Wright's virtues are immediately apparent. He has a singular talent for compact, powerful phrasing (something you notice, too). I also admire his suave free-verse line. His Poundian versification lacks what you yesterday so nicely phrased "lateral pressure," but nonetheless the lines have a rhythmic solidity. I find rather too many echoes of other authors in this poem. (Don't you hear the shades of Roethke, Eliot, and Rilke haunting the first six lines?) But perhaps the Modernist mode thrives on such ghostly visitations.

For me, the real problems start appearing in line 11 ("two cardinals, two blood clots"). This violent image signals some sudden emotional and intellectual shift that I can neither understand nor feel. The next stanza (the Simone Weil one) shifts back to the poem's opening idea. Okay, I get that gesture, but then the poem dissolves into three seemingly unconnected clusters of imagery. The three one-line stanzas at the end call too much attention to themselves without being able to reward it. The penultimate line is not only obscure but unredeemably awkward: "The dense and moist and cold and dark come together here." That's a true clunker. Then the poem ends with one of those highly "poetical" flourishes you hate so much--lovely but vague language. I wouldn't call it "fakery," as you do, but it does seem too self-consciously precious.

This poem demonstrates Appalachia's allure, but it also reveals the central issue with Wright's hermetic style. He creates a concise, polished poetic surface full of resonant phrasing and evocative observation. (Wright's compression comes as such a relief after Hollander's inflated verse.) The individual ideas are interesting. But the poems in Appalachia cannot communicate a "passionate intensity" strong enough to pull all the bright individual moments together. Wright's style is urgent but his tone is oddly relaxed. The poems are beautiful but languid and noncommittal. Ultimately, the author at some deep level is too coy, reserved, or genteel to tell us what lies at the center of his vision. Yes, we catch all Wright's religious musings and allusions, but what cogent underlying spiritual vision unites them? The reader sees the shining cathedral on the hill, but there is no path up to it and no doorway in. I know what Wright's poems say, but I don't feel what they mean--at least as a whole. I am quite aware that textual cohesion and integrity are supposedly antiquated concepts in this post-modern and deconstructed age, but they remain the sine qua non of lyric poetry.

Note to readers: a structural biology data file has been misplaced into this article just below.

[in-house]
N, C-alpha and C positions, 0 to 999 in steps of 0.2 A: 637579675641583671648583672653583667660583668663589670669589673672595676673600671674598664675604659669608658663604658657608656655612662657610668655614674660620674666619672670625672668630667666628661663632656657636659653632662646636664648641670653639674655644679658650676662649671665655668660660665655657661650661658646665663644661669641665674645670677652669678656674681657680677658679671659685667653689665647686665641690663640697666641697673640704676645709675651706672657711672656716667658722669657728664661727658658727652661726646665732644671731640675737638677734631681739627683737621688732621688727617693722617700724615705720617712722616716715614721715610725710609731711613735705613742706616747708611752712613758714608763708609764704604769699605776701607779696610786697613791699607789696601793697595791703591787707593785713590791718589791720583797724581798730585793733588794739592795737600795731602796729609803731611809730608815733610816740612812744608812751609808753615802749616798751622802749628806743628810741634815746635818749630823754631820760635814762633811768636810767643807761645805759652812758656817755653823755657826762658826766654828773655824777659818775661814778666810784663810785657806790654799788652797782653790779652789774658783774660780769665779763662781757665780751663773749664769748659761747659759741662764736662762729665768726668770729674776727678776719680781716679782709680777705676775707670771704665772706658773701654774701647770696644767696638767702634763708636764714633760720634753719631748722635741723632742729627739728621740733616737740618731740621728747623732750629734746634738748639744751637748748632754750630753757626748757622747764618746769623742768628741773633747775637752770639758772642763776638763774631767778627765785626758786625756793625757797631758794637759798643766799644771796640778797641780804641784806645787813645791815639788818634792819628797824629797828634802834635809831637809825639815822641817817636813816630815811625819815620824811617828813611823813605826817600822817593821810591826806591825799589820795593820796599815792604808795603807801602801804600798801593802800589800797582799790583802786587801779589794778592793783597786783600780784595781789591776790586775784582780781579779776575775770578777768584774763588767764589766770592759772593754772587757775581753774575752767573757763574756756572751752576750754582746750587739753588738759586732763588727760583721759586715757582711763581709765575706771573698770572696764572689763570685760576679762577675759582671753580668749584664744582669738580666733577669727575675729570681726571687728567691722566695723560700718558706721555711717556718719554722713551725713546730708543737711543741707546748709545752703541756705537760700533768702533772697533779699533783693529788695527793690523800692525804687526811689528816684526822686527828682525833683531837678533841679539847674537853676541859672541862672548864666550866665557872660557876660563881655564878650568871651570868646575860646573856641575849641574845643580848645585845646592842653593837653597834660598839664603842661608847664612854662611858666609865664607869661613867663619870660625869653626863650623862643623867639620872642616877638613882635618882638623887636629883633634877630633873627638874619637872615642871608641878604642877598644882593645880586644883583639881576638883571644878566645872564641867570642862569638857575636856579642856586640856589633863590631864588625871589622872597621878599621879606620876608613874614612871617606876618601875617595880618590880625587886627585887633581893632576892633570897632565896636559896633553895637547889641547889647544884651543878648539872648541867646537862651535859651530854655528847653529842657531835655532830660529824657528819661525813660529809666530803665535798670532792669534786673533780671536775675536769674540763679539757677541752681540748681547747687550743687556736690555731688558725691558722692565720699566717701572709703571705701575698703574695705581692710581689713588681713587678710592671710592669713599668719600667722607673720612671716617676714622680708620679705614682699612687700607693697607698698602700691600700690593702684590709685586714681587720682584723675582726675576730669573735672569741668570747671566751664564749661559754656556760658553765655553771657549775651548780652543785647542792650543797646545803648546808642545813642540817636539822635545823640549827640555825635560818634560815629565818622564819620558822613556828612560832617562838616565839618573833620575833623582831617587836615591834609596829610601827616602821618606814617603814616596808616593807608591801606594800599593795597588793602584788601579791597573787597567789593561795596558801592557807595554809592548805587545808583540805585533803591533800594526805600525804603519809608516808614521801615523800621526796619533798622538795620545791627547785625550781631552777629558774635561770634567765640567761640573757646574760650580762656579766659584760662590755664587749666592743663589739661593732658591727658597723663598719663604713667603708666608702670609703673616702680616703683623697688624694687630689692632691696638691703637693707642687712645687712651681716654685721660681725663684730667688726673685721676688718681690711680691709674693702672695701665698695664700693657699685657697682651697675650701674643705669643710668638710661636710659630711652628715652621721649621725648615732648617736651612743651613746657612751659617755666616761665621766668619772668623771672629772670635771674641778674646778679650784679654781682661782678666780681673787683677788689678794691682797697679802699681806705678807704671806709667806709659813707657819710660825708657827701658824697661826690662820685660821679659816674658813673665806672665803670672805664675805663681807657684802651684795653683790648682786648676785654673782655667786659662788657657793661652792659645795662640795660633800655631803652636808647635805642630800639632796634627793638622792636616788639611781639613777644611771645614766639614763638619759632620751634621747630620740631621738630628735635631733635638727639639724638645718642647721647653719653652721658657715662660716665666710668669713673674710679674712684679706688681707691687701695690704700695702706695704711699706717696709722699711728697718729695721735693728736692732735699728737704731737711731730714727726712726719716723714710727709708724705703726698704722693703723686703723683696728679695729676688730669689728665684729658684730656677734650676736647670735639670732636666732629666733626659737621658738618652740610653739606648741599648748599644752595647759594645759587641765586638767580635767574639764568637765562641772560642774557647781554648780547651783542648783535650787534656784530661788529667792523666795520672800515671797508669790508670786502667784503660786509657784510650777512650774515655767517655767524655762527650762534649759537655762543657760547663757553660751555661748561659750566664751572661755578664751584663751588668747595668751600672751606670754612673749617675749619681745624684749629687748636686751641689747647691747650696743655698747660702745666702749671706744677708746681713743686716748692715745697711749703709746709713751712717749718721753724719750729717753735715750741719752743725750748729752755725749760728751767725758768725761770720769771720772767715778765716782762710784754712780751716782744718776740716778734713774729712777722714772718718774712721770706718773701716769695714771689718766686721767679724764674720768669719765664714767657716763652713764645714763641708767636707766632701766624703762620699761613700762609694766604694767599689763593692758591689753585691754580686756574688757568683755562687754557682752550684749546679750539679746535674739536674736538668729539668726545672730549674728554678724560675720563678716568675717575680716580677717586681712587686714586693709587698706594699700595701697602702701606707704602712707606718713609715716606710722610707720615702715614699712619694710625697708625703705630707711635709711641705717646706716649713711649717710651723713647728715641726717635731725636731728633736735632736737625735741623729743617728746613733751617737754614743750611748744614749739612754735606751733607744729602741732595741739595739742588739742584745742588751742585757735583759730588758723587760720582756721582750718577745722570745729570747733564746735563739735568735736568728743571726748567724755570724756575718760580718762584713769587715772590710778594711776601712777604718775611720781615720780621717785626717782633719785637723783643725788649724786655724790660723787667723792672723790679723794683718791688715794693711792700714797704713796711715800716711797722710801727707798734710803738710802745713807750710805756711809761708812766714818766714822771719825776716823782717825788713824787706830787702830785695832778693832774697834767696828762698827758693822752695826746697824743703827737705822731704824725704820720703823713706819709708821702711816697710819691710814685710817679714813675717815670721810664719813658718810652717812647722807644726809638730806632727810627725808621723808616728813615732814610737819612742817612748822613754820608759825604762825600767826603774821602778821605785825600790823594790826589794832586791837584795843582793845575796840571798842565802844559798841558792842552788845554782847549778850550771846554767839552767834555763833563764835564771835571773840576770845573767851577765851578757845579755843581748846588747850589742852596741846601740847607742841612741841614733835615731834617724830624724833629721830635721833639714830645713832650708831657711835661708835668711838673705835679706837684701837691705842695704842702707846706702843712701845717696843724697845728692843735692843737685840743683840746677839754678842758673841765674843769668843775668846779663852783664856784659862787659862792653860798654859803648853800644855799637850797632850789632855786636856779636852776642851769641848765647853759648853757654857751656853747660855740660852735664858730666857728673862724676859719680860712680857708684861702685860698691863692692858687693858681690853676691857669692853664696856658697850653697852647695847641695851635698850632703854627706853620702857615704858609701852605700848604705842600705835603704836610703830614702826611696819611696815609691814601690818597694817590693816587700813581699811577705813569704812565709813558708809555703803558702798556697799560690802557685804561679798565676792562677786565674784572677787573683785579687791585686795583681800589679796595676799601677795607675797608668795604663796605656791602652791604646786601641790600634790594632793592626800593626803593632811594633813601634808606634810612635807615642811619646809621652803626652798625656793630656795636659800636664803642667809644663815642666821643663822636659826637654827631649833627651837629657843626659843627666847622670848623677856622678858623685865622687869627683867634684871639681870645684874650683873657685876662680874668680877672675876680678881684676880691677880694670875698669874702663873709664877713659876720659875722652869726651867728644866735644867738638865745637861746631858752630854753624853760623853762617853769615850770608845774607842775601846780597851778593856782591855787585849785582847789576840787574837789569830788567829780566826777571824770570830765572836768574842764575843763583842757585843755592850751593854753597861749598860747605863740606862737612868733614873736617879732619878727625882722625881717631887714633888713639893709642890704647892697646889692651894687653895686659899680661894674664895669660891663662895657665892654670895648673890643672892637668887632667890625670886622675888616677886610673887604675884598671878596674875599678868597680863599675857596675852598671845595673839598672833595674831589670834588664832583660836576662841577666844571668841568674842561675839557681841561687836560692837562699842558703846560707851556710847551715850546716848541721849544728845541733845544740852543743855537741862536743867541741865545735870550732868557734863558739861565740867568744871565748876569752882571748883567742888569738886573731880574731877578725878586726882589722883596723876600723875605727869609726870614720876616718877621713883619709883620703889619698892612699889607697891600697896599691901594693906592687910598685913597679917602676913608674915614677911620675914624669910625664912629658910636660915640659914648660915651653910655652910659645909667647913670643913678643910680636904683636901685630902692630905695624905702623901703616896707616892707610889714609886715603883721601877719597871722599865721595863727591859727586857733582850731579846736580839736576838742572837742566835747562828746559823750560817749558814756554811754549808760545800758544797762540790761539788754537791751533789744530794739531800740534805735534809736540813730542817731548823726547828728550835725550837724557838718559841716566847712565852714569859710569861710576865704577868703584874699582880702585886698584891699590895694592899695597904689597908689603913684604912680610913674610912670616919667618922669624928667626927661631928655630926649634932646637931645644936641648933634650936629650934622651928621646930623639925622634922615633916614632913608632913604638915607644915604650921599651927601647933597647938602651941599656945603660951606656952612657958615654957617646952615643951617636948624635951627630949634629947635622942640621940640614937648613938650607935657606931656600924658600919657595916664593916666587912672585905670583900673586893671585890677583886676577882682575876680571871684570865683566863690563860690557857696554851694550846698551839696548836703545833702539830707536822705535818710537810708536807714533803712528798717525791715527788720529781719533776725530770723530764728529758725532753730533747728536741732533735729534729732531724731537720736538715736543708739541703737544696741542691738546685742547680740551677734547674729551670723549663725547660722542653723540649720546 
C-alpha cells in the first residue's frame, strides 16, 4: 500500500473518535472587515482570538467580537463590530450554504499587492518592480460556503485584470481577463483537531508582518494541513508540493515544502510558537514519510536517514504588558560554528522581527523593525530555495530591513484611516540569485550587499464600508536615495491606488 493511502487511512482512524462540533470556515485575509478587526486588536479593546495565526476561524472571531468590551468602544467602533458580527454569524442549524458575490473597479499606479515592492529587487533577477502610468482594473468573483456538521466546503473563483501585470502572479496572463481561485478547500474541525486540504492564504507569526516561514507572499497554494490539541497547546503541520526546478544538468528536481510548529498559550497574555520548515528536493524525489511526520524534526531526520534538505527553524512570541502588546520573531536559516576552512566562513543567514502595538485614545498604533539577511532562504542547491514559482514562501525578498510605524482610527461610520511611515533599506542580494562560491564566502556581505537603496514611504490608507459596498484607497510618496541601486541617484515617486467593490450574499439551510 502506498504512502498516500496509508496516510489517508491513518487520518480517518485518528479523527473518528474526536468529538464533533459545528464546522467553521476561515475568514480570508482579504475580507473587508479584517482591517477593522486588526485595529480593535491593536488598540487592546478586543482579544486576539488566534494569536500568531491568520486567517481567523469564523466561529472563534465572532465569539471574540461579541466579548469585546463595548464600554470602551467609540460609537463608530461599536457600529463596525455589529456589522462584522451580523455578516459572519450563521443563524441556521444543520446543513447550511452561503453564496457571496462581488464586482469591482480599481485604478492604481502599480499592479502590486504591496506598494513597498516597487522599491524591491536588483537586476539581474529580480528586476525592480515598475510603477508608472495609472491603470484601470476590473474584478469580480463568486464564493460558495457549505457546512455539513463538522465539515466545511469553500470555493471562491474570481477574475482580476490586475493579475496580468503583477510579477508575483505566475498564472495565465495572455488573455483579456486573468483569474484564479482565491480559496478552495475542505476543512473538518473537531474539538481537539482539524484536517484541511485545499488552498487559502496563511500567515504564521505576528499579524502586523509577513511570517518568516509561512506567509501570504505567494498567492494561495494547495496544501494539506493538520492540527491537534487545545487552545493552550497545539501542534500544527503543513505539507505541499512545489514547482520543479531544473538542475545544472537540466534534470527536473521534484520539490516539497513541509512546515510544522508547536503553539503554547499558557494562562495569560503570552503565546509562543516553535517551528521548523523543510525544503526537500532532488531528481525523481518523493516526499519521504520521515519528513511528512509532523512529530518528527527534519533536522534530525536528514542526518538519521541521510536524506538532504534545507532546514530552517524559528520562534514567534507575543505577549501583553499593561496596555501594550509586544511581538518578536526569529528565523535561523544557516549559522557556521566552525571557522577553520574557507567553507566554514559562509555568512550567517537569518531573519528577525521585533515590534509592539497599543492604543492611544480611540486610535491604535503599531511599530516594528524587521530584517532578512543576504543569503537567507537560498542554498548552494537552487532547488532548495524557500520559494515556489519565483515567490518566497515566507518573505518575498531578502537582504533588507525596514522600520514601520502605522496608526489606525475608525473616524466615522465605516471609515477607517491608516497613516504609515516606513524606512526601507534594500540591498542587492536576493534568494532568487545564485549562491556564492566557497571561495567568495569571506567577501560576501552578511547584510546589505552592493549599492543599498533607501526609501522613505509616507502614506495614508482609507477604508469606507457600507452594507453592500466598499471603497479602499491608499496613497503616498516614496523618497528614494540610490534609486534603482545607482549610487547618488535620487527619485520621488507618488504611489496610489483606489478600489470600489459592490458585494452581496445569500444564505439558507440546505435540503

So here we are, my invisible correspondent, in the embarrassing situation of agreeing again. Using a different set of literary assumptions, I've ended up with similar conclusions to yours about Appalachia. There can only be two possible conclusions about our astonishingly synchronous evaluations this week. We are either dead right about these books or we have developed telepathy.

One final thought about the poets under review. Did you notice how wildly prolific our four male poets have been? (Adair here, as in everything else, has done things differently.) Merwin has published 17 poetry collections (plus twenty-odd volumes of verse translation and poetic prose). Hollander, by my count, has issued at least 18, Levine 18, and Wright 13. (And Wright didn't start publishing until 1970!) Their astonishing rate of productivity becomes more alarming when one remembers that they are writing almost exclusively lyric poetry. Did even Goethe publish 18 volumes full of lyric poetry? I can't help believing that overproduction is deeply connected to the weakness in their poetry. No wonder they lean so hard on style. It is hard to put "passionate intensity" on a regular schedule.

Out of curiosity I examined the careers of some exemplary modern and contemporary poets. Here are a few quick comparisons. Larkin, an extreme case admittedly, published only 4 collections in his lifetime. Bishop brought out 5, Jarrell 8, and the manic Lowell only 12. Even Frost, who lived till 88, published only 12 collections, and that tally includes both his verse dramas and several versions of his Collected Poems. There is no time to explore this idea, but I can't resist noting it.

Did you manage to write your parody? I hope so. It would be a snazzy way to conclude. I can't tell you how refreshing the candor of our conversation has been.

And the rest is silence,
Dana Gioia